The Tennessee Supreme Court ruled Wednesday that a lawsuit filed by Elvis Presley Enterprises, Inc. against the City of Memphis, Shelby County, and Memphis Basketball involving the construction of a 6,200-seat theater is not barred by the legal concept of res judicata. The case was remanded to the Court of Appeals for further review.
In 2014, Elvis Presley Enterprises undertook a project to redevelop Graceland, including a new hotel with convention and concert facilities, construction of a theater, and upgrades to the museum facilities and studio. The organization applied to the Economic Development Growth Engine for Memphis and Shelby County, a nonprofit that recommends to the Shelby County Commission and Memphis City Council projects for a Tax Increment Financing program. The TIF was approved. In 2017, EPE presented a supplemental plan that included a 6,200-seat arena. Memphis Basketball contacted the city while the application was pending and asserted that granting a TIF for the proposed arena would violate the non-participation provision of the arena agreement between the city and Memphis Basketball, signed in 2001 for the Memphis Grizzlies’ use of FedEx Forum. EDGE did not move forward with the TIF approval process because of Memphis Basketball’s objection.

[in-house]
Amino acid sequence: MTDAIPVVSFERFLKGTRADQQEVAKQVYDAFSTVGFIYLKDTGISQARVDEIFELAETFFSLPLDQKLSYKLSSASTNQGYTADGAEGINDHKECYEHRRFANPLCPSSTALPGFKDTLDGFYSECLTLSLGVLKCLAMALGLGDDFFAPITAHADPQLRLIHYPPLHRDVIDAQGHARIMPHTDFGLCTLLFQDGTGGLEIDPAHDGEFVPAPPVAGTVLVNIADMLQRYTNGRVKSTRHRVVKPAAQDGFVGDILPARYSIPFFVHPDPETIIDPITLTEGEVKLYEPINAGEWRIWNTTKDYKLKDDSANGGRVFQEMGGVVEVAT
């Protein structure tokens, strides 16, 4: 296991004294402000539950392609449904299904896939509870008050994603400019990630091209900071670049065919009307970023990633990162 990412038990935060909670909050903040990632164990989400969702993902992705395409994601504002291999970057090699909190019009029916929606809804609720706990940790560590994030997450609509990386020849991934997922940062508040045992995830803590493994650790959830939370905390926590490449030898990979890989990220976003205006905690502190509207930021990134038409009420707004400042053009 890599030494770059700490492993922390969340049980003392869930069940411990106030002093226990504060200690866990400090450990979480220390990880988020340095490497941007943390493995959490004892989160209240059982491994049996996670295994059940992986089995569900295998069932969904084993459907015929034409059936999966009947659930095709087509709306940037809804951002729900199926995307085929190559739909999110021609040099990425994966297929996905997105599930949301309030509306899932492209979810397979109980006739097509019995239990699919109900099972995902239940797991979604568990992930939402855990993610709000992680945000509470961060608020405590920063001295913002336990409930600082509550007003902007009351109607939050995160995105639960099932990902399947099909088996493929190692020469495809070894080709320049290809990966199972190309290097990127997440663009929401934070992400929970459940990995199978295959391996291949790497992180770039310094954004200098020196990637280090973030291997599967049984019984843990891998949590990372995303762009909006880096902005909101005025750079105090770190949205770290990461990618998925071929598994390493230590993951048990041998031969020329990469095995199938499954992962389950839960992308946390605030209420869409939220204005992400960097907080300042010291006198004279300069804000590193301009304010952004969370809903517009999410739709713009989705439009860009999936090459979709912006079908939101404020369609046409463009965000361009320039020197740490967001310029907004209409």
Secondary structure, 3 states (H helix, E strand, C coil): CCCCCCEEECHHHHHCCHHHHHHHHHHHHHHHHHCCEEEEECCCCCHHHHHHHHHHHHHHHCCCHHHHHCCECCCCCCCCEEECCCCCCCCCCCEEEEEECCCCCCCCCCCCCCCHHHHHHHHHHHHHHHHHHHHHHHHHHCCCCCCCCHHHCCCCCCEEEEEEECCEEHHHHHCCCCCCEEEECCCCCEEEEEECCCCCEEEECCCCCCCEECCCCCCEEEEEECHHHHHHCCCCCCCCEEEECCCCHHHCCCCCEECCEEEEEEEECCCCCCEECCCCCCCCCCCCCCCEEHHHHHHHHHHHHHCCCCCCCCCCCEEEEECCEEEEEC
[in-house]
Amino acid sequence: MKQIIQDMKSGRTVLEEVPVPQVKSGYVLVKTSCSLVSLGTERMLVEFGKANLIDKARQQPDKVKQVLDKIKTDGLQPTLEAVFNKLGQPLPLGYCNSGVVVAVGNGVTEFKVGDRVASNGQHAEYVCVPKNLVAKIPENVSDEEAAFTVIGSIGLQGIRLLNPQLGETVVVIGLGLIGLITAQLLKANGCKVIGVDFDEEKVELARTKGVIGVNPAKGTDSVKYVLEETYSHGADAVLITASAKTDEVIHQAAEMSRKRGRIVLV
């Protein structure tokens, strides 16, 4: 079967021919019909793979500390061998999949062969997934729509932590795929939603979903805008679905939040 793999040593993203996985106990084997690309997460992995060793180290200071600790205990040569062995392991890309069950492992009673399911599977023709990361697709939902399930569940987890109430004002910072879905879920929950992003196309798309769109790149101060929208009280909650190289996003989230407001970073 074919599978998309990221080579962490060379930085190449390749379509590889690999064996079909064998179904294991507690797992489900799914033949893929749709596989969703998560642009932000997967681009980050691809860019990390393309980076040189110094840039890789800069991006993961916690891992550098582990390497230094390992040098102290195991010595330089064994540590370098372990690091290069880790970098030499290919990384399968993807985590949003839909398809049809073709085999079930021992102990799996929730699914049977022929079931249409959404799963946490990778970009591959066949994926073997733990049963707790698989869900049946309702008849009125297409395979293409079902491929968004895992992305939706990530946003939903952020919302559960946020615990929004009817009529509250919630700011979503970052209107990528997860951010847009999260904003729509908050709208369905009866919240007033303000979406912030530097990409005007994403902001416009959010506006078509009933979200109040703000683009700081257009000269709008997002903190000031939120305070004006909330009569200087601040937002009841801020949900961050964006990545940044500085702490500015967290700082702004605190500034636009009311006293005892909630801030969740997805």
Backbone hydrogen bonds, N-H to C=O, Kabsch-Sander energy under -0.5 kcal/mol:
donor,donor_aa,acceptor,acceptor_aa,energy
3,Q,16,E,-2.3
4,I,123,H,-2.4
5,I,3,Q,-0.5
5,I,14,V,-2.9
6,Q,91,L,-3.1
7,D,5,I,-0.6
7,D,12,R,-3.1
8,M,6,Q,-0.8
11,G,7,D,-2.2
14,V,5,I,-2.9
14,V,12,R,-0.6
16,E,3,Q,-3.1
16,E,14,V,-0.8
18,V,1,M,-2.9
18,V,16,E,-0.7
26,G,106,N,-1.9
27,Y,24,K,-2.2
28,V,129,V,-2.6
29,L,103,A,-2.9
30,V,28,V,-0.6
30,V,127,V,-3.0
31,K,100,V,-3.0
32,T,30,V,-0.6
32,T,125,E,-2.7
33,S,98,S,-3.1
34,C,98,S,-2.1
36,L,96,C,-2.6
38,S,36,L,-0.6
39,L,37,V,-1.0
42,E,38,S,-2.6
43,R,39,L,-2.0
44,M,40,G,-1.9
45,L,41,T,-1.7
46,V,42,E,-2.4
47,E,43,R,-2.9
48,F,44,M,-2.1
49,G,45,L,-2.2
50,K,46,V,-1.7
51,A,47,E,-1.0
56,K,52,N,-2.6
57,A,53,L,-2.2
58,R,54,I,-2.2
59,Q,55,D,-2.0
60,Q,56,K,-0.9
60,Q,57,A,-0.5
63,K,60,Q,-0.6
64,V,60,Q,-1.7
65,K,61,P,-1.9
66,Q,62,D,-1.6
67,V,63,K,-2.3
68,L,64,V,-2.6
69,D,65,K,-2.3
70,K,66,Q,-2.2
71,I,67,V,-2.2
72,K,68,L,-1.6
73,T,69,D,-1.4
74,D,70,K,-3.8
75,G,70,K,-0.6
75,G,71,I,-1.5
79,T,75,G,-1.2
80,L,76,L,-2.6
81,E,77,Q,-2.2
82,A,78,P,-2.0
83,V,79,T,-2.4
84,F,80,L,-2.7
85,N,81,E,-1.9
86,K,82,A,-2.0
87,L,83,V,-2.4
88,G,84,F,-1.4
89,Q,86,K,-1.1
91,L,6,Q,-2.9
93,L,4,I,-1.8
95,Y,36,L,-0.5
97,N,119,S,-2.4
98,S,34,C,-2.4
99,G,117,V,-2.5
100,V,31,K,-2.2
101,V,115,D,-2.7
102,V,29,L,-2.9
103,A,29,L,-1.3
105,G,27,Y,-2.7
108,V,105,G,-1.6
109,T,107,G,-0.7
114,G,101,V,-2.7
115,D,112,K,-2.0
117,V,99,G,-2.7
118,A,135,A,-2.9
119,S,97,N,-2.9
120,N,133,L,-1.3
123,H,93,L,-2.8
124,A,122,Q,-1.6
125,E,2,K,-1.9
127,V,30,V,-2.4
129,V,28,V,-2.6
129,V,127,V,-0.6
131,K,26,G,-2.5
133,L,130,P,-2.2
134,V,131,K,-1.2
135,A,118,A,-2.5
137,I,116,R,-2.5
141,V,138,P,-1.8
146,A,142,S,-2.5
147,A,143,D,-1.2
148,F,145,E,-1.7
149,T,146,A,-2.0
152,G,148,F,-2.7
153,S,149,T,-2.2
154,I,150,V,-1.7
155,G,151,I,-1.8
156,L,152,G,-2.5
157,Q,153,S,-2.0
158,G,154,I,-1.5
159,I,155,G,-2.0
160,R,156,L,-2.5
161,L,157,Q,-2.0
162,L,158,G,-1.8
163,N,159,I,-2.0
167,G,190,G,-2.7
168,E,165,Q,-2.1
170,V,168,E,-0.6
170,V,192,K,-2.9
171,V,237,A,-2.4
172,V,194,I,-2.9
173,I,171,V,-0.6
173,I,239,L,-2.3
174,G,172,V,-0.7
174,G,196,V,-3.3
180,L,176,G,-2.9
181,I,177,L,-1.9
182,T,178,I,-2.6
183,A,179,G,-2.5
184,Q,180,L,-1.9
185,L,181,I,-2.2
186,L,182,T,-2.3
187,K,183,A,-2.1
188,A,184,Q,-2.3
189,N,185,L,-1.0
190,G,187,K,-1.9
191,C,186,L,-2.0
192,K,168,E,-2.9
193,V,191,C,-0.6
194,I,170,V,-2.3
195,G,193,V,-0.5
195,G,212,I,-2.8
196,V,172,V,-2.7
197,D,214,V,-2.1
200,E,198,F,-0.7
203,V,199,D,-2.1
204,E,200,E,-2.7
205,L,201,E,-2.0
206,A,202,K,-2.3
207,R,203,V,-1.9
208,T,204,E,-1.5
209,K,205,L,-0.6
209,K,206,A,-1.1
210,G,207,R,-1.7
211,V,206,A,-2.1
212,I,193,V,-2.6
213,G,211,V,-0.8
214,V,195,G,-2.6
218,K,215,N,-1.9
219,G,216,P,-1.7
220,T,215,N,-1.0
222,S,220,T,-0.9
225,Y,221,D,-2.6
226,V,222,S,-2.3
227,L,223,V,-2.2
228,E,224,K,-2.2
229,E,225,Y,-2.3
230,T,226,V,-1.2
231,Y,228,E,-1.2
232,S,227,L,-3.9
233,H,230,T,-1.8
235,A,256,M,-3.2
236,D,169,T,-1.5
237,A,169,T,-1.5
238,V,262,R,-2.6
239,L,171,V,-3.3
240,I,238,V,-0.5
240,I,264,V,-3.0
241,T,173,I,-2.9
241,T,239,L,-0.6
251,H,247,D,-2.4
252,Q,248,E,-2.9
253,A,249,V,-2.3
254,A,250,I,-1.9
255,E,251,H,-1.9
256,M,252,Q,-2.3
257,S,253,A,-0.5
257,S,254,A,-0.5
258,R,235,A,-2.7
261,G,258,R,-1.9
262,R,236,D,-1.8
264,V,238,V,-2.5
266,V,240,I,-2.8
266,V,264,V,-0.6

In November 2017, EPE filed a complaint against the city, county, and Memphis Basketball for declaratory judgment, intentional interference of business relations, and other injunctive and equitable relief. The defendants filed motions to dismiss, and the chancery court found EPE lacked standing to bring the case because it failed to exhaust all administrative remedies before filing suit. In the following months, both EDGE and the County Commission approved the TIF, contingent on a court order or an agreement by the parties to the original arena agreement that the EPE project did not violate the contract.
EPE brought a second lawsuit, seeking a declaratory judgment that the TIF does not violate the arena agreement. The chancery court dismissed the case for a lack of standing. On appeal, in a split opinion, the Court of Appeals affirmed the chancery court’s decision, concluding the second complaint was barred by the legal concept of res judicata and not addressing the standing question. The Supreme Court granted appeal.
The concept of res judicata bars a second lawsuit between the same parties on the same claim when all of the issues were, or could have been, litigated in the former suit. In this case, the Supreme Court determined that the earlier dismissal for failure to exhaust administrative remedies was not on the merits of the case and, therefore, the second suit was not barred by res judicata. The Supreme Court remanded the case to the Court of Appeals for consideration of the standing issue.
To read the full opinion, authored by Justice Roger A. Page, please visit the opinions section of TNCourts.gov